JR: If I can jump in just really quick: the Behringer Super Fuzz, we used a lot across the record, and that’s the one we re-sampled. Just straight DI, the guitar into the fuzz, straight into the DI and it sounds sick as fuck.
NB: Literally, that pedal new is under £20: it is so ludicrous! There’s other stuff on that board that’s mad and that is the one that probably gets used the most, particularly in recording.
(Photo: Nick Berthoud)
GG: I love it!
NB: Yeah, then there’s this weird glitch pedal, and then it goes into the first HX Stomp, which is doing distortion, modulation and amp - but not cab - modelling. It goes out of that into a Red Panda Particle Delay, then the second HX Stomp is doing mainly general delays and reverbs. The reason I’ve got two HX Stomps and then the Iridium, which is obviously fucking ludicrous, is that in the effects loop I’ve got something which lets me sidechain my guitar live to the kick drum.
GG: Oh, cool!
NB: That has to be last in the chain. I play DI’d to front of house, but also with cabs on stage: not full-range cabs, guitar cabs because getting intentional feedback on stage is a bit weird with full range cabs. With mic simulation coming out of it, it just wasn’t reacting the same way. I’ve got a stereo signal coming out of the second HX Stomp that then splits into four: two get sent to guitar cabs and two get sent to the Iridium, which I’m just using as an impulse response loader for the cab emulation, to then go to the front of house.
GG: That’s quite a complicated rig!
NB: I cannot tell you how confused I’ve gotten, building it! I keep on going, ‘I don’t even know if this exists, but I really want to do it!’ All of the analog pedals are in a MIDI switcher, which I’ve got mounted underneath: there’s quite a lot going on underneath the board as well. I didn’t know that existed: a MIDI switcher without footswitches, so you can put it underneath, and you send it MIDI messages to turn on and off your pedals. It’s made by a company called Disaster Area Design, who’ve been unbelievably nice and helpful over email.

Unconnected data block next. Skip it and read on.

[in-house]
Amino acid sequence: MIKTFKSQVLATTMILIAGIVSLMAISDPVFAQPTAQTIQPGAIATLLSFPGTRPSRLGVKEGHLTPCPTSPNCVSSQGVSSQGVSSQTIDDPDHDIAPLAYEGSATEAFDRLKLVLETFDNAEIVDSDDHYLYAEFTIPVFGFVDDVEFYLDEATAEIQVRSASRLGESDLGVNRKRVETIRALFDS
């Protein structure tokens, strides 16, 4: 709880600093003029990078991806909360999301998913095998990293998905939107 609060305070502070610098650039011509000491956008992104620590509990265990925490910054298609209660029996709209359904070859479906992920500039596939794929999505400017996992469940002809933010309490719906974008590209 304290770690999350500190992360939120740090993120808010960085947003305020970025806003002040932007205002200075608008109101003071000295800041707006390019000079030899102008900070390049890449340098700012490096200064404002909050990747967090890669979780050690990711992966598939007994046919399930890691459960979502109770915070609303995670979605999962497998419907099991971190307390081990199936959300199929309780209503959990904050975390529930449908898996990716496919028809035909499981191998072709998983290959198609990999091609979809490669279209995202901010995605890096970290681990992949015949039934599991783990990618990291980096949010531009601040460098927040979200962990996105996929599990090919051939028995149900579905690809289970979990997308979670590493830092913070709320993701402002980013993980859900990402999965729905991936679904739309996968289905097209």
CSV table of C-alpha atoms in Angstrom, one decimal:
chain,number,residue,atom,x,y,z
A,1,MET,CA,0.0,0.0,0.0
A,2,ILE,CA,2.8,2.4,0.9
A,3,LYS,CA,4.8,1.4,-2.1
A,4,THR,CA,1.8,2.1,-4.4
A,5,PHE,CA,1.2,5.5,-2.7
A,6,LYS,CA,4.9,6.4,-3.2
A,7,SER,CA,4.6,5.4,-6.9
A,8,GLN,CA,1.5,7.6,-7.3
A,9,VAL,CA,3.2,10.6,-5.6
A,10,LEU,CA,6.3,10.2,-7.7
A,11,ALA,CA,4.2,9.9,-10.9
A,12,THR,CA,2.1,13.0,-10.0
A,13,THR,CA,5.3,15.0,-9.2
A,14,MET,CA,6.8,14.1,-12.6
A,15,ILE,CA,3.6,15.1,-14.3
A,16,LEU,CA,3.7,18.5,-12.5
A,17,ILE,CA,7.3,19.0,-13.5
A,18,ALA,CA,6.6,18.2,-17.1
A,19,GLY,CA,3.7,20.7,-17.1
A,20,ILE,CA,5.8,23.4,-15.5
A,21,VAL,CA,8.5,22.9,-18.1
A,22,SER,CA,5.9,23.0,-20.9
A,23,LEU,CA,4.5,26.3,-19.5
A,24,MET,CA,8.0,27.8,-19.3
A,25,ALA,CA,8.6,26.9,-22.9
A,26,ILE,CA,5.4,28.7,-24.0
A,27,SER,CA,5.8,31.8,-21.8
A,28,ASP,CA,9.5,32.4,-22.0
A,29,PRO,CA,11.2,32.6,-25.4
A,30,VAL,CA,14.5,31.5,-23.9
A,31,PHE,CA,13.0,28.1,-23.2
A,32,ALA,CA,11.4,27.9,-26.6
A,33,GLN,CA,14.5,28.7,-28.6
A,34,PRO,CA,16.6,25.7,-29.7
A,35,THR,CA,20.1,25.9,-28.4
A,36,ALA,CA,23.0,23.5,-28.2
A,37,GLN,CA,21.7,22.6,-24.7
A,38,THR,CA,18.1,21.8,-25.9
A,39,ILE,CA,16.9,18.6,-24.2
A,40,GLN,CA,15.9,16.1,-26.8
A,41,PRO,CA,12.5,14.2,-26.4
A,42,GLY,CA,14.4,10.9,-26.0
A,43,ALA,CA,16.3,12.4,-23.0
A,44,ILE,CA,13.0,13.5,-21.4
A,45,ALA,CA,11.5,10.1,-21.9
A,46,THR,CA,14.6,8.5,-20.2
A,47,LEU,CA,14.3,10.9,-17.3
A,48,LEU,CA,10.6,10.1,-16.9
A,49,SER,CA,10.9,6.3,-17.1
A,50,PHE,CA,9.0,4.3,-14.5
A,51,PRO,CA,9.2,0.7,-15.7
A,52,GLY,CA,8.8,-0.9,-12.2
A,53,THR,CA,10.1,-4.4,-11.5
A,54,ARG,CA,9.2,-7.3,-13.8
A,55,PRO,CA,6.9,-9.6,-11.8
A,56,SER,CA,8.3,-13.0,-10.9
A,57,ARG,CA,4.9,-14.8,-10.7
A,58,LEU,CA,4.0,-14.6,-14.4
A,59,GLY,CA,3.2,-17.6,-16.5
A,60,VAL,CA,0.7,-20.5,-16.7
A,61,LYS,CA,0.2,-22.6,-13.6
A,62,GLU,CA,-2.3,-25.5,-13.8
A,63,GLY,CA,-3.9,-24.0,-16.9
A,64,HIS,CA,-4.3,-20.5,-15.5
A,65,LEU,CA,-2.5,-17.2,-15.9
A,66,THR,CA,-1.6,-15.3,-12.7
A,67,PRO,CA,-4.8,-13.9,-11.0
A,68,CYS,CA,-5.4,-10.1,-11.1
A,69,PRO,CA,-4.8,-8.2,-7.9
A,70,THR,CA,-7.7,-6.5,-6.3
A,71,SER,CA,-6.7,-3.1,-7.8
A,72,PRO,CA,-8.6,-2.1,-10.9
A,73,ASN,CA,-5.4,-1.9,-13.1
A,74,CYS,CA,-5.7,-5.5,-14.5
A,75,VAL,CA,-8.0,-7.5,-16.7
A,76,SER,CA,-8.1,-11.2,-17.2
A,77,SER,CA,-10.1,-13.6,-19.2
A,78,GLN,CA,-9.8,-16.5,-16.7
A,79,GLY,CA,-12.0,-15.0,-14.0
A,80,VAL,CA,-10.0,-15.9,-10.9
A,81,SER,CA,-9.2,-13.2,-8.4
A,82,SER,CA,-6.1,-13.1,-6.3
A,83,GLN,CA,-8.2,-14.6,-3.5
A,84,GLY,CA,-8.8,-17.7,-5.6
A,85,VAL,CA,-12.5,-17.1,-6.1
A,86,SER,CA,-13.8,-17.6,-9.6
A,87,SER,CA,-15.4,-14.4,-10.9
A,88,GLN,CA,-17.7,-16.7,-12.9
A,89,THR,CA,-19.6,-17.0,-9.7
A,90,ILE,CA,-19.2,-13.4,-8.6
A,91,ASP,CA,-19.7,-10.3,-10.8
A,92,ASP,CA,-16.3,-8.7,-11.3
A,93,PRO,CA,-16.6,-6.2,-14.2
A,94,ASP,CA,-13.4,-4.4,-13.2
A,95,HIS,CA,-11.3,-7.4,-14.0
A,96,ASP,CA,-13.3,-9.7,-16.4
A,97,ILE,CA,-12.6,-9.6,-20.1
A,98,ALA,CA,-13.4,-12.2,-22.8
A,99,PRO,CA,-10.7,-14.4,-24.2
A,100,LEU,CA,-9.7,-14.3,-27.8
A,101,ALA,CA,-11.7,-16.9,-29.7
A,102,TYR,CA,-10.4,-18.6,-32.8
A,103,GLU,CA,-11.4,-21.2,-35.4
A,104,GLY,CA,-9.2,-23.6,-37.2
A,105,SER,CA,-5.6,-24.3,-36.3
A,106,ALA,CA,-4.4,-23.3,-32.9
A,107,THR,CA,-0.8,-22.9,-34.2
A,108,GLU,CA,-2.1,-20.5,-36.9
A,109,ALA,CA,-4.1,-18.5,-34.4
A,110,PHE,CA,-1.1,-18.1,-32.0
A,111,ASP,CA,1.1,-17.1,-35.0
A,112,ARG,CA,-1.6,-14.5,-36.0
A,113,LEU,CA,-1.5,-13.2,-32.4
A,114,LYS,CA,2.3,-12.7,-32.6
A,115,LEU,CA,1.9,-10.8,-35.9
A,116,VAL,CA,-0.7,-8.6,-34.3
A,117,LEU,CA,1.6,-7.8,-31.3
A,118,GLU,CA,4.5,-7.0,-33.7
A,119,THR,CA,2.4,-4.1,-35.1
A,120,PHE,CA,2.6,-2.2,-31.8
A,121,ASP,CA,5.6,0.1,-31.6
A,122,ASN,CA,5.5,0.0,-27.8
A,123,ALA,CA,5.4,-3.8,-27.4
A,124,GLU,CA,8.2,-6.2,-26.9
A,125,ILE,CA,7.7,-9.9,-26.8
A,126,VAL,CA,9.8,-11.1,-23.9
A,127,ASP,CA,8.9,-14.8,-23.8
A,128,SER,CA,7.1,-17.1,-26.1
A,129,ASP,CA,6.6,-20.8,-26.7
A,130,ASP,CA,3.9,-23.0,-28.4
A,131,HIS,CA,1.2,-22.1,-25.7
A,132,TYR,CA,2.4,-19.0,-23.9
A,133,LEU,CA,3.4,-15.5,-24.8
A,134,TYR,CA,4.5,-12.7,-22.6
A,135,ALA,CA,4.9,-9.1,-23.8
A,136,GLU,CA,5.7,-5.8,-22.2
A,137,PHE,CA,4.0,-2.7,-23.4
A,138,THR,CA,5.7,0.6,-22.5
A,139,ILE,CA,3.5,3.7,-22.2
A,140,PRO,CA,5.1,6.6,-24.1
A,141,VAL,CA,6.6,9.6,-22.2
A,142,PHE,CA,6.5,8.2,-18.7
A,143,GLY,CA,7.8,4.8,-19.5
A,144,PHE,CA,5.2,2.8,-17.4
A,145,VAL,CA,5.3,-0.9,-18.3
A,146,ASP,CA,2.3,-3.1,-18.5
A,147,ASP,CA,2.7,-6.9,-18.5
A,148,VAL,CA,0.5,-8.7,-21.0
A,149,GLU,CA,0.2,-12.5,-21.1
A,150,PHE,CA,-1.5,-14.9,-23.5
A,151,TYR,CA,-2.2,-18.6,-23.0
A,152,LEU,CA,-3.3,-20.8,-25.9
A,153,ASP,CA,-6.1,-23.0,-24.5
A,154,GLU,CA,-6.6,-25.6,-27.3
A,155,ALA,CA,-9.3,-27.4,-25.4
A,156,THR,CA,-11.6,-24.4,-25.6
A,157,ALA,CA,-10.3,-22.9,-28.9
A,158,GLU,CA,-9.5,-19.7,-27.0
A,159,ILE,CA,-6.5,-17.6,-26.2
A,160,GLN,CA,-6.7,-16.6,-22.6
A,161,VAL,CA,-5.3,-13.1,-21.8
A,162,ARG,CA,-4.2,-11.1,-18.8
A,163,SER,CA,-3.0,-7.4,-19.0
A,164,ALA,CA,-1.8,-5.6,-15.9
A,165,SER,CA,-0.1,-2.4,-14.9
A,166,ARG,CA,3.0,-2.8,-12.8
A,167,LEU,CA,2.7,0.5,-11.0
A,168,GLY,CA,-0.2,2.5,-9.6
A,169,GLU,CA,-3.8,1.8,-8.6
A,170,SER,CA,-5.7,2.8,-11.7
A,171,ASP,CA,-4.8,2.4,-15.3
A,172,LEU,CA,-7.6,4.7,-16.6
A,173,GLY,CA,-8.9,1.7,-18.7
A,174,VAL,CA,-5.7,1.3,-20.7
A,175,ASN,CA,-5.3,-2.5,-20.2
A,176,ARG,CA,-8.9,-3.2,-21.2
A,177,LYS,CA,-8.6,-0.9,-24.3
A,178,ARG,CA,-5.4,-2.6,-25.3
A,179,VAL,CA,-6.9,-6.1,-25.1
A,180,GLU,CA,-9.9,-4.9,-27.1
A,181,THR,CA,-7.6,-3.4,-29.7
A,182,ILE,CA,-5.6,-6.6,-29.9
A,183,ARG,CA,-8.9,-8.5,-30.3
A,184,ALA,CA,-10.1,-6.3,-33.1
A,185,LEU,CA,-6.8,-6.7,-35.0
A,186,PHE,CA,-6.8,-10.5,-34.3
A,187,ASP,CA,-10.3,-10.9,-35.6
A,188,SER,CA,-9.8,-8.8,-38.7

(Photo: Nick Berthoud)
GG: What guitars are you using? I saw in the videos that you seem to be using some sort of Schecter 7 string?
NB: Yeah, I’m using two Schecter Keith Merrow signature 7 strings. They are identical apart from in colour. I tune down to drop F-sharp.
GG: Oh wow, so it’s like an 8 string tuning?
NB: Yeah, basically 8 string tuning but on a 7.
GG: There’s the Deftones influence right there, right?
NB: Yeah, yeah! A hundred percent. (Nick reaches over to grab one of his guitars) This one is the cheaper Keith Merrow one. I think they made one with active pickups and neck-through body and stuff. I had one already and Schecter hooked me up with a backup. They’re really great. The main one is the grey one that they did, and the inlays are from Predator!
"The main thing with the project that I have to keep reiterating to people is that we're really trying to tread the line between cool and naff." (James Rushforth)
GG: That works for me! Okay, James, it’s your turn!
JR: It’s my turn! So…
NB: I’ll warn you: his rig is probably more complicated than mine!
GG: Haha, okay, I’m preparing myself!
JR: I guess it is, but there’s less of it. I’ve had a massive board before, and with bass, you actually don’t fucking need it, especially when you’re doing dance music. What you do need is the root note loud. So, my whole thing is basically a reverse-engineered synth sub. I play a really cheap bass: it’s a Modern Player Jazz bass and I got it because I like the colour, it’s matte black. I changed the neck on it, got new Hipshots on it - black as well - and then basically…shall we start at the beginning of the chain? Ok. Fairfield Circuitry compressor, going into a clone of a DOD Meatbox, it’s a Mantic Density Hulk, you know it?
GG: I’m very aware of that one, yeah!
JR: Yeah, so I bought that because I was on the hunt for the ultimate sub, plus I split my signal as well and I do the BOSS OC-2 with all of the level dialled out, that’s the classic bass mono thing. Part of this rig is inspired by the guy who plays bass for the Submotion Orchestra, who I actually went for dinner with one time, which was fucking weird (laughs). Again, like Nick, I’ve been chasing this rig since I was 16.
(Photo: James Rushforth)